Select Page

GVI Luang Prabang, Laos, Charitable Trust Challenge 2016

By Luke Tavener 3 years ago
Categories Luang Prabang

This week staff and volunteers gave up their sleep to take part in the annual GVI Laos Charitable Trust Challenge. For the past five days everyone woke up at 5am to participate in the traditional practise of Alms giving in order to raise money to help secure much needed funds to help us provide educational sponsorships and classes as well as medical and general support for disadvantaged students in the community and temples with which we are connected. This year, this includes our girls program. In June 2015, we began teaching a group of 35 girls from an organization who rescues girls who had been forced or tricked in to the sex industry.


Here is an excerpt from one of our previous blog series wherein a Novice describes the process and the significance of the Alms Giving ceremony;

‘Every morning at dawn monks and novices walk barefoot with their alms bowls through the town collecting food and other offerings. They walk single file grouped by temple; Monks first, in order of seniority, and then Novices. They only eat two meals per day both in the morning.  In the afternoon they can only have liquids. In addition to giving alms, villagers often bring other food (vegetables, fish, soup, fruit, etc… directly to the breakfast at 7 am and lunch at 11am.  In addition to alms food, villagers often bring other food (vegetables, fish, soup, fruit and etc) directly to the temple to supplement the alms food, which is mostly sticky rice. Most locals give sticky rice during alms. The giving of alms by lay people is called Sai Bat and the receiving by monks and novices is called Take Bat. Collectively it is called morning alms.  Lay people line up along the streets at dawn each morning, with mats to sit on and umbrellas when it rains. Traditionally they drape a scarf over their left shoulder and remove their shoes. When the long line of monks and novices appears in the distance, they raise their bowl of donations and bowl in prayer to bless what they are about to give with positive energy. The Lao Buddhists believe that through giving alms, they receive merit for their life which counteracts any negative Karma they have accumulated. As the monks and novices pass by, people bless each offering again as they place it in the bow (being careful not to touch the bowl or the monks’ or novices ‘robes especially women).Men can stand when giving alms, but women must sit. The monks and novices are meditatively silent with eyes averted, though when you get to know them you are likely to get a smile, or greeting. As their bowls fill up they may offer some back to the lay people as a blessing and a form of respect to those who give often, or touch their lives in other kind and generous ways. You will also see poor children alongside the monks and novices collecting the extras to share with their families. This is especially noticeable on festival days and moon phases when more people give alms than on the average day. It is inappropriate to give alms to the poor children. Alms are only for monks and novices so only monks and novices may give to the poor children during morning alms. It is ok, however, to give to the poor after all the monks and novices have passed.’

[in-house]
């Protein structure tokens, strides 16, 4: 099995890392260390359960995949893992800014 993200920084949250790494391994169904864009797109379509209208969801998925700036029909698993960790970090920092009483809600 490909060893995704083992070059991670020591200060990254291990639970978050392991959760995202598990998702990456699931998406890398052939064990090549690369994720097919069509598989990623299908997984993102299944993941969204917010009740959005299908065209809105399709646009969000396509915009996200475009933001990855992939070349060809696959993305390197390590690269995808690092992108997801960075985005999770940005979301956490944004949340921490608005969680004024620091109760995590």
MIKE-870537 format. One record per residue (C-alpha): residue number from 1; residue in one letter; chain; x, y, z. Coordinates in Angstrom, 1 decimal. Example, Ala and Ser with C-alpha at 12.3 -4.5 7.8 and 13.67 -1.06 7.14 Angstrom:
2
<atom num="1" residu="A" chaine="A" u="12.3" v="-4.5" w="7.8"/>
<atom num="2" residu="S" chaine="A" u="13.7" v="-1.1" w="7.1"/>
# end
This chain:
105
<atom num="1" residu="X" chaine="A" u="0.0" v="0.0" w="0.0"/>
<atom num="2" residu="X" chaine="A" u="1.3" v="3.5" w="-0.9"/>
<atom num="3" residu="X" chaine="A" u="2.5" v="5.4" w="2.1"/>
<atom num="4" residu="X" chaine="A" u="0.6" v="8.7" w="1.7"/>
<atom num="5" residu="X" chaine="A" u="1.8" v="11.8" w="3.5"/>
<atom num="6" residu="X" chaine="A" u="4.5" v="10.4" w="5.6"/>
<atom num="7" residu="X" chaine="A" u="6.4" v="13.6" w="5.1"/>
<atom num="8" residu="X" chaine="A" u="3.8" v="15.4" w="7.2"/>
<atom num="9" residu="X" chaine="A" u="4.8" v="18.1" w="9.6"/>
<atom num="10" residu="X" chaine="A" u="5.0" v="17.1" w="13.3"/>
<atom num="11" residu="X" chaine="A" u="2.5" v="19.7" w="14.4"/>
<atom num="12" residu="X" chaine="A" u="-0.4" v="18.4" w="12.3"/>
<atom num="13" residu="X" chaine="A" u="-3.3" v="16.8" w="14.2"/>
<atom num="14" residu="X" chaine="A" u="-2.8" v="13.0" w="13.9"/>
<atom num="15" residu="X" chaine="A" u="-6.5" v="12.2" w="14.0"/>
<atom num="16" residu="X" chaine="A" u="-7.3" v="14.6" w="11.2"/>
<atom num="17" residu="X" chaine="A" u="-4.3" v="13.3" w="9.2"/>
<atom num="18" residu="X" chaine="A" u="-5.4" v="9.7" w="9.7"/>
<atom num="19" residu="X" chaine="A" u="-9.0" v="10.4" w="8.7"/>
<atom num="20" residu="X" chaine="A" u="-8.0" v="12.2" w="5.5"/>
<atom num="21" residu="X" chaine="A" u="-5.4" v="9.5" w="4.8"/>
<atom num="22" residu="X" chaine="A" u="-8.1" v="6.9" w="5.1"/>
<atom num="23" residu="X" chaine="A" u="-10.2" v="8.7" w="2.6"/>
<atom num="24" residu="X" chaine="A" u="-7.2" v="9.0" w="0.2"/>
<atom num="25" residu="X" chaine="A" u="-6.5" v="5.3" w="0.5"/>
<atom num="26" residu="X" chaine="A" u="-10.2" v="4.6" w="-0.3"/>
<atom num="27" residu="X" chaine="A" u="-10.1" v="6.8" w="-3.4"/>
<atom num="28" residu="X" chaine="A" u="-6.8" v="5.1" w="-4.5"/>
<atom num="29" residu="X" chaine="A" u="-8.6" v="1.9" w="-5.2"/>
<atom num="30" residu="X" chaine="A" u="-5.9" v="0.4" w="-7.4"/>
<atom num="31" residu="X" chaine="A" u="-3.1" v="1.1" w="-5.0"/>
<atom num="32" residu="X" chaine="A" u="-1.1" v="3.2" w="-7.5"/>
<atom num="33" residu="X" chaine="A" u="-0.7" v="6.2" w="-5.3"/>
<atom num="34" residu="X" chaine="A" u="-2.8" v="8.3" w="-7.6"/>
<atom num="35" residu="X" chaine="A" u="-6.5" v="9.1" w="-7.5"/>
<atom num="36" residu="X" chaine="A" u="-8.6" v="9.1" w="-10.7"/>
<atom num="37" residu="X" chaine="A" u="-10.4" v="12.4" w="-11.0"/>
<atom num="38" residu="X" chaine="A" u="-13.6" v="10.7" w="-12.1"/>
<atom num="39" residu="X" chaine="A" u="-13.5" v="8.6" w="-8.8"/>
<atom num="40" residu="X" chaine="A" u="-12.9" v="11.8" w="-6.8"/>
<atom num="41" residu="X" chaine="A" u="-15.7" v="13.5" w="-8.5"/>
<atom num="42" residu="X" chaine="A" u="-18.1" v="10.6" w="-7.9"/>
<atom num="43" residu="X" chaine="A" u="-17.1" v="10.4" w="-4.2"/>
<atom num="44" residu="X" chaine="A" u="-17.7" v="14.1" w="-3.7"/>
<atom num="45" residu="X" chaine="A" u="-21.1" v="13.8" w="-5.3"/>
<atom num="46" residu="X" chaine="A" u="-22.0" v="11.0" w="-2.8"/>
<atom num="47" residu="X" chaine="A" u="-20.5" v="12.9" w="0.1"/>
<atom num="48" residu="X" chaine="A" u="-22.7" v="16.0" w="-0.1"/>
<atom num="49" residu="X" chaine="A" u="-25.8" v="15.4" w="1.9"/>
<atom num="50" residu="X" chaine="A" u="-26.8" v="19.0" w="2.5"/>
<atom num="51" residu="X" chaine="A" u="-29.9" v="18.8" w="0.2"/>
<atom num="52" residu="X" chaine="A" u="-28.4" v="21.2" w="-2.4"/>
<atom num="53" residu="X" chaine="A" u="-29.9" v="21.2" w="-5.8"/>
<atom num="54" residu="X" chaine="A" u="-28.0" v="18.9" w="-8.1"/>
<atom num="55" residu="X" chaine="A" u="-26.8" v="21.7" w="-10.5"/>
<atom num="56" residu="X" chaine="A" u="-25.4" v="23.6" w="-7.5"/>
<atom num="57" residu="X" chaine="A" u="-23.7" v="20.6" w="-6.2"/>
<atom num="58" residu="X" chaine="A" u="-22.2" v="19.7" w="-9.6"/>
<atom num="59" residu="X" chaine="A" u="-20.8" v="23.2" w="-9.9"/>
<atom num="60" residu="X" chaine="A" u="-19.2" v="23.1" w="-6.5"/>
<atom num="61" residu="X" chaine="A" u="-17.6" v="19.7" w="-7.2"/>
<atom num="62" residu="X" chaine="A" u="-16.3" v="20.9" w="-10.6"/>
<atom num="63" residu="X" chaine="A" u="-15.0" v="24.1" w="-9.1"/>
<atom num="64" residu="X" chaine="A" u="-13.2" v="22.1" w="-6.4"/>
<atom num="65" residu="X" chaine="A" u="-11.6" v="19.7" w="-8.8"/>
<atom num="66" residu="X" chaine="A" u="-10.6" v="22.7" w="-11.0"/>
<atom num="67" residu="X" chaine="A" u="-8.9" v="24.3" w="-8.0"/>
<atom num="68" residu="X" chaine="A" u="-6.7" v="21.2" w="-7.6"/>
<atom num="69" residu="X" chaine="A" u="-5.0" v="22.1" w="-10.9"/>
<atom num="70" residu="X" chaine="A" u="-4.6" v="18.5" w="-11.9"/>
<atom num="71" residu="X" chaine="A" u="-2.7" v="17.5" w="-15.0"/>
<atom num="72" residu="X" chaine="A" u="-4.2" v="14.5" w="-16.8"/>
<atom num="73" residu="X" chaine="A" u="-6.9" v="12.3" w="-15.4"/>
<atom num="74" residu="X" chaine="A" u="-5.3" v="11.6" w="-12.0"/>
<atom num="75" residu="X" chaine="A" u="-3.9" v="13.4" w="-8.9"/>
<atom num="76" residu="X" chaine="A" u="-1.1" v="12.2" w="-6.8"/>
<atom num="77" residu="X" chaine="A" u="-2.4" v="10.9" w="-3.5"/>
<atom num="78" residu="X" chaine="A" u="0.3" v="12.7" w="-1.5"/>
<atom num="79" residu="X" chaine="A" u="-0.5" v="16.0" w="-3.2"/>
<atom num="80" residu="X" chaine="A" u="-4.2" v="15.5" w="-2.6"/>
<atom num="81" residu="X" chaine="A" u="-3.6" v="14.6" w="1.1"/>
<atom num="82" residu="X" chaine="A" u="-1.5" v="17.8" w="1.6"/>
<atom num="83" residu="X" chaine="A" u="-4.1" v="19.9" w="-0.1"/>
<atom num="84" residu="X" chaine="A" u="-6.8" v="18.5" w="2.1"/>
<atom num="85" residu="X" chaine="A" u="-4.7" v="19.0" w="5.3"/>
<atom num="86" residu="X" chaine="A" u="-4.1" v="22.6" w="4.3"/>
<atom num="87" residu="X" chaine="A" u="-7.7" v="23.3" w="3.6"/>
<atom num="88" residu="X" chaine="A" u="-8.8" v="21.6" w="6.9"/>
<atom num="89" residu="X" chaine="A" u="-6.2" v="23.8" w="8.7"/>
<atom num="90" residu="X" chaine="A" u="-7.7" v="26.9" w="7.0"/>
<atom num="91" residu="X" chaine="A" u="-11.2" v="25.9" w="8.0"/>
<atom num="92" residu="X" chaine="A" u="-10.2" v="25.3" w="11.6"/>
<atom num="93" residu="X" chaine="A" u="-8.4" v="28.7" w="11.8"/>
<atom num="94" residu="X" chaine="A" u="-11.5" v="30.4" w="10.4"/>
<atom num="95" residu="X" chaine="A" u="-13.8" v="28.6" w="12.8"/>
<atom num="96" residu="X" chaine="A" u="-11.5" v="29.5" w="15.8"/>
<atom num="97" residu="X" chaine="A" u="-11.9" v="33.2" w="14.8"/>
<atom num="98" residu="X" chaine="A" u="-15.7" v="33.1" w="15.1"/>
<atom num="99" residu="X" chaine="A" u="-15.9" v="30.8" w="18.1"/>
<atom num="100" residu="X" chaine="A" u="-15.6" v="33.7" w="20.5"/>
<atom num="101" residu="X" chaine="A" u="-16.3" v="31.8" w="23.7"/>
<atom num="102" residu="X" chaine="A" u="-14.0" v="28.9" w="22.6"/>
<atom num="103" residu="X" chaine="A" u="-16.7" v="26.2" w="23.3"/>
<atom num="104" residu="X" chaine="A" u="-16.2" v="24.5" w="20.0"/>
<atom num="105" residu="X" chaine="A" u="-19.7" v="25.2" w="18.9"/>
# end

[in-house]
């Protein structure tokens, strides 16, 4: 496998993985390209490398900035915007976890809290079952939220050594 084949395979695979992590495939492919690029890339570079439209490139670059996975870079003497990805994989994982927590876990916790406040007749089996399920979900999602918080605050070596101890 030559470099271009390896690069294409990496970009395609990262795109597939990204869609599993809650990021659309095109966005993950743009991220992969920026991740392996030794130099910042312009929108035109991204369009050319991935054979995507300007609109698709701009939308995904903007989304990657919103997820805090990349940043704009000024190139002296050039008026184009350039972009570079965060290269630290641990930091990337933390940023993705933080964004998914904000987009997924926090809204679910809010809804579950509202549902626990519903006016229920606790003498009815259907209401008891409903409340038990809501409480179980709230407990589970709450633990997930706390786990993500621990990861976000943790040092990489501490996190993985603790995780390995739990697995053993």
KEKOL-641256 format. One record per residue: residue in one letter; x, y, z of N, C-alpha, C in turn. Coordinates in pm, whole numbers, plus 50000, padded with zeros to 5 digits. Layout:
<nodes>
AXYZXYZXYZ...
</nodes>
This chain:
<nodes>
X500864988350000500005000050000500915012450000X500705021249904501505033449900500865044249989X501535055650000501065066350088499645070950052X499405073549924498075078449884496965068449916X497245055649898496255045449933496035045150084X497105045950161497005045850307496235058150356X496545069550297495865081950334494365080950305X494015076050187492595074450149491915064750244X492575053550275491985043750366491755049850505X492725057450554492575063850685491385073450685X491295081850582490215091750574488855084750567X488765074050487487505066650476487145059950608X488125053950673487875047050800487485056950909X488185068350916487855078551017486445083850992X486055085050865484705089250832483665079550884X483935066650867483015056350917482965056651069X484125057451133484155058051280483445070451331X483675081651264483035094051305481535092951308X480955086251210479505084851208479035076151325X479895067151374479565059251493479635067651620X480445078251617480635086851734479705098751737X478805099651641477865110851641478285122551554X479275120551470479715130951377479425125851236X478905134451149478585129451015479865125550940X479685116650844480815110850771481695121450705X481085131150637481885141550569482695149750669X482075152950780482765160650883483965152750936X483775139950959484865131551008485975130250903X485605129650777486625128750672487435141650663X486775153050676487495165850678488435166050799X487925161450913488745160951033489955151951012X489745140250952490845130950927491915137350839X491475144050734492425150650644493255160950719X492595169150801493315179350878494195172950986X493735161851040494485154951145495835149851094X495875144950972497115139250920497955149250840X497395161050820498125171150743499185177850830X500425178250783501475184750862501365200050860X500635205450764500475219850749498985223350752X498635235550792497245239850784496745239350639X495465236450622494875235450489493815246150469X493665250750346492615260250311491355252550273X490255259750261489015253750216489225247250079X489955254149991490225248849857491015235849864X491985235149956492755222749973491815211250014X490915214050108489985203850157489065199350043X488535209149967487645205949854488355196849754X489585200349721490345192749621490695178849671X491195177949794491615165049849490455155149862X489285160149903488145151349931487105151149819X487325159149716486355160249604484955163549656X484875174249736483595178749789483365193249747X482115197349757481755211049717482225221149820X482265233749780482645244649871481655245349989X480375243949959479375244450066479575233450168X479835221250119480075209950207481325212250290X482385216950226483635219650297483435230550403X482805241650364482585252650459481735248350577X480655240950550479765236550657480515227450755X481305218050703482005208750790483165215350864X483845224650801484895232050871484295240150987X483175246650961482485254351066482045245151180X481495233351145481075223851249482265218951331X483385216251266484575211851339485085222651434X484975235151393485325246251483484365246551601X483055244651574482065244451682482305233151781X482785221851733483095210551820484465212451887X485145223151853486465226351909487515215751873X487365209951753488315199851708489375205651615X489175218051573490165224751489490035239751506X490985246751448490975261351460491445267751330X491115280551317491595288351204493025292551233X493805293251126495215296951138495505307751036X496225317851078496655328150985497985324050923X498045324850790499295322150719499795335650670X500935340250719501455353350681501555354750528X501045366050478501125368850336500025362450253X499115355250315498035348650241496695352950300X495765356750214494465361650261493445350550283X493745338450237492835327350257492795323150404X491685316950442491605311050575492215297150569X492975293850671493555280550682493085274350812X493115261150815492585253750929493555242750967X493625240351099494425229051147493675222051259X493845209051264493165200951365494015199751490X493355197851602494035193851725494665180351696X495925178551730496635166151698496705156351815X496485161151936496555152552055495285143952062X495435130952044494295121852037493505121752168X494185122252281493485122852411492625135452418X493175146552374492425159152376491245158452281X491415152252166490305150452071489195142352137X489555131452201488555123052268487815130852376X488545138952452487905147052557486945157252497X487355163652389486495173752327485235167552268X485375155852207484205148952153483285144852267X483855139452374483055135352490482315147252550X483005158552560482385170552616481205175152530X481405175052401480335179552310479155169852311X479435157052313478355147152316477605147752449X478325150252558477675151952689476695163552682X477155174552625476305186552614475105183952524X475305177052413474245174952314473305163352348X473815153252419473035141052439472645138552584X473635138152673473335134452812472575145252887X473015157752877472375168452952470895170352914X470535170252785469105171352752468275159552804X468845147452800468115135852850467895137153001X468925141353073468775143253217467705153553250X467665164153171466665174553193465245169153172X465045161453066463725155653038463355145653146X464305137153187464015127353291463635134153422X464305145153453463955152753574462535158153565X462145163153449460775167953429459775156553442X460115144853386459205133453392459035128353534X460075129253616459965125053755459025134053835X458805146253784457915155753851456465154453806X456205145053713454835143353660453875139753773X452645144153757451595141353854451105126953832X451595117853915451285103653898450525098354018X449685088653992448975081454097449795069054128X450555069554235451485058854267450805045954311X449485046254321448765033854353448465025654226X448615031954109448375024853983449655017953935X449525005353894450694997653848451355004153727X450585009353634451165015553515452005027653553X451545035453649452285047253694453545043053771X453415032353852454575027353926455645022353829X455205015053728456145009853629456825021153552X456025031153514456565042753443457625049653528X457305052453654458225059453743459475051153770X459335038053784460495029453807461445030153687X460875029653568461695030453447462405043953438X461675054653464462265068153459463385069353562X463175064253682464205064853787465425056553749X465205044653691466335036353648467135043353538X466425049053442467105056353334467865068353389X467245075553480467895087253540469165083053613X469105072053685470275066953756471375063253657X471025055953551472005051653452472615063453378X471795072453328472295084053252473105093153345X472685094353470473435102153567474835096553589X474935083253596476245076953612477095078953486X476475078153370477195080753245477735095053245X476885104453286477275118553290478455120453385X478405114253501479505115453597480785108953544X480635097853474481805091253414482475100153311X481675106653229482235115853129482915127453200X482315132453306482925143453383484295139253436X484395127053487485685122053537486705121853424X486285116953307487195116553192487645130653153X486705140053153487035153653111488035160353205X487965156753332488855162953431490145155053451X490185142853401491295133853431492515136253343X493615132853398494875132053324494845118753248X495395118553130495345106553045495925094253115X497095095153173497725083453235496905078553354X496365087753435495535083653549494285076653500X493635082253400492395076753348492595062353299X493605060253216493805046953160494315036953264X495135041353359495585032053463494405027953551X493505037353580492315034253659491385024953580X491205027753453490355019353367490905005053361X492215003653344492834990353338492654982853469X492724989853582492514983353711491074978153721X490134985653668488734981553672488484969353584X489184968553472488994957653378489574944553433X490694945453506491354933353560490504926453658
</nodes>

The annual Charitable Trust Challenge not only provides the volunteers a unique experience by taking part in the local traditions with the community but it is also an opportunity to witness and give to some of the Novice students that we sponsor and teach.

Day One:


The week started with an early rise to give Alms at Wat Pasaviet. GVI Laos has a long history with the Wat Pasaviet, as a number of the temple’s Novices having studied with us for a number of years. With Alms giving complete, all the Novices then turned around and blessed the volunteers. Field Staff Member Isadora Martins was lucky enough to capture some of it on film and posted it on Instagram.

Day Two:


On Tuesday everyone gave Alms at the top of the road where we live. This allowed us to really get engaged with our local community, sitting side-by-side with our neighbours, taking part in this sacred tradition, giving Alms to our local temples.

Day Three:DSCN6643_FotorThe following day, despite the rain everyone preserved and the team split up to give Alms at two different temples, Wat Na Luang and Wat Ho Xieng. Both temples are and were home to Novices and ex-Novices that study or have studied with GVI Laos over the years.

Day Four:


Thursday was a very special day as the team once again split to give Alms at Wat Na Sang Veuy and Wat Mano. Wat Na Sang Veuy has been a subject of the Charitable Trust before, as with the help from previous donations we were able to sponsor the construction of their toilets. Wat Mano is also one of the two temple schools we teach at and it was an incredible experience to give Alms to so many of our students.

Day Five:


The final day was a day of new and old. Tired from all of the early mornings, the team split up for their final Alms giving at Wat That Luang and Wat Syrimoungkoun. Wat That Luang is a temple that GVI Laos has had a long history with and we were invited to give Alms at Wat Syrimoungkoun by one of our newest students.

The entire week was an incredible experience for the volunteers, allowing them to really give back to the local community while witnessing some of their students’ faces light up when they recognised their teachers participating in this sacred tradition.

The volunteers are having a well deserved break this weekend and GVI Laos would like to express a very big “Khop jai lai lai” (thank you very much) to all of those of took part and to everyone that has donated! Although the challenge has ended, you can still contribute to our wonderful cause at:

Written by Field Staff Member Luke Tavener

Photos by Field Staff Member Luke Tavener & Isadora Martins